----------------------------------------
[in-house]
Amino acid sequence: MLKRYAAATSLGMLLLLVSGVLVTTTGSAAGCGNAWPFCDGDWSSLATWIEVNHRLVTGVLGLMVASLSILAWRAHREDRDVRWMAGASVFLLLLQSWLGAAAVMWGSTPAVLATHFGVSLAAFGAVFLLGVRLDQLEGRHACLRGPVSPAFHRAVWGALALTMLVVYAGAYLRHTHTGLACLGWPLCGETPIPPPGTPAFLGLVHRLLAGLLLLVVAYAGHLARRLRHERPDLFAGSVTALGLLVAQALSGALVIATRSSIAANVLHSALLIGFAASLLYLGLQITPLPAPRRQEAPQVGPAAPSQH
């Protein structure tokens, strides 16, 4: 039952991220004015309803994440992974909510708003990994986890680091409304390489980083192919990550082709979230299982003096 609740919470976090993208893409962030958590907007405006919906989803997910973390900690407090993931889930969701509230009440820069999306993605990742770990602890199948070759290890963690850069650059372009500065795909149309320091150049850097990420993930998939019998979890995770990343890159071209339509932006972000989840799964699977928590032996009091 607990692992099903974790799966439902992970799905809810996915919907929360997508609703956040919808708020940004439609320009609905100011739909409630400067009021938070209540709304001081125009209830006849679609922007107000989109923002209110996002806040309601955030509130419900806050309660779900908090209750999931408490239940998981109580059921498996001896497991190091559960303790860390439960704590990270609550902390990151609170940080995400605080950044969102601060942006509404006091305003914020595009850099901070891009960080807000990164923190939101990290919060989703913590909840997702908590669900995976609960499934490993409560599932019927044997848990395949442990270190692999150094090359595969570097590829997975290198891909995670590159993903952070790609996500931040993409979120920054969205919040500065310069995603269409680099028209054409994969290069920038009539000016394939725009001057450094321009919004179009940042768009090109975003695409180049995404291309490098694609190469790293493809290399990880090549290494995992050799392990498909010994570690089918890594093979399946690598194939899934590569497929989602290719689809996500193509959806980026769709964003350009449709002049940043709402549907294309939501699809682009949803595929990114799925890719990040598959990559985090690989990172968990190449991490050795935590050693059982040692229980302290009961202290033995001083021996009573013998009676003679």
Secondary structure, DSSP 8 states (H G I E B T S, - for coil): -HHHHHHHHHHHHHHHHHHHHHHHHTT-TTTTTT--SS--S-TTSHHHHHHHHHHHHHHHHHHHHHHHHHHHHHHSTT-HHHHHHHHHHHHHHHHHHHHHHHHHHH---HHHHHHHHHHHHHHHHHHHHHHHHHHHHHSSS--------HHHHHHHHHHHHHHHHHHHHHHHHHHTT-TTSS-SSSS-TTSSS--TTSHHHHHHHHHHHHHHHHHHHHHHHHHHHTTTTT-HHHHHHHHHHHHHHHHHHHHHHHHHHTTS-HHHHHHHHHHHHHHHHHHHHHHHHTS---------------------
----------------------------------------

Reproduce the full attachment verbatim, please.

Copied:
[in-house]
Amino acid sequence: MLKRYAAATSLGMLLLLVSGVLVTTTGSAAGCGNAWPFCDGDWSSLATWIEVNHRLVTGVLGLMVASLSILAWRAHREDRDVRWMAGASVFLLLLQSWLGAAAVMWGSTPAVLATHFGVSLAAFGAVFLLGVRLDQLEGRHACLRGPVSPAFHRAVWGALALTMLVVYAGAYLRHTHTGLACLGWPLCGETPIPPPGTPAFLGLVHRLLAGLLLLVVAYAGHLARRLRHERPDLFAGSVTALGLLVAQALSGALVIATRSSIAANVLHSALLIGFAASLLYLGLQITPLPAPRRQEAPQVGPAAPSQH
């Protein structure tokens, strides 16, 4: 039952991220004015309803994440992974909510708003990994986890680091409304390489980083192919990550082709979230299982003096 609740919470976090993208893409962030958590907007405006919906989803997910973390900690407090993931889930969701509230009440820069999306993605990742770990602890199948070759290890963690850069650059372009500065795909149309320091150049850097990420993930998939019998979890995770990343890159071209339509932006972000989840799964699977928590032996009091 607990692992099903974790799966439902992970799905809810996915919907929360997508609703956040919808708020940004439609320009609905100011739909409630400067009021938070209540709304001081125009209830006849679609922007107000989109923002209110996002806040309601955030509130419900806050309660779900908090209750999931408490239940998981109580059921498996001896497991190091559960303790860390439960704590990270609550902390990151609170940080995400605080950044969102601060942006509404006091305003914020595009850099901070891009960080807000990164923190939101990290919060989703913590909840997702908590669900995976609960499934490993409560599932019927044997848990395949442990270190692999150094090359595969570097590829997975290198891909995670590159993903952070790609996500931040993409979120920054969205919040500065310069995603269409680099028209054409994969290069920038009539000016394939725009001057450094321009919004179009940042768009090109975003695409180049995404291309490098694609190469790293493809290399990880090549290494995992050799392990498909010994570690089918890594093979399946690598194939899934590569497929989602290719689809996500193509959806980026769709964003350009449709002049940043709402549907294309939501699809682009949803595929990114799925890719990040598959990559985090690989990172968990190449991490050795935590050693059982040692229980302290009961202290033995001083021996009573013998009676003679």
Secondary structure, DSSP 8 states (H G I E B T S, - for coil): -HHHHHHHHHHHHHHHHHHHHHHHHTT-TTTTTT--SS--S-TTSHHHHHHHHHHHHHHHHHHHHHHHHHHHHHHSTT-HHHHHHHHHHHHHHHHHHHHHHHHHHH---HHHHHHHHHHHHHHHHHHHHHHHHHHHHHSSS--------HHHHHHHHHHHHHHHHHHHHHHHHHHTT-TTSS-SSSS-TTSSS--TTSHHHHHHHHHHHHHHHHHHHHHHHHHHHTTTTT-HHHHHHHHHHHHHHHHHHHHHHHHHHTTS-HHHHHHHHHHHHHHHHHHHHHHHHTS---------------------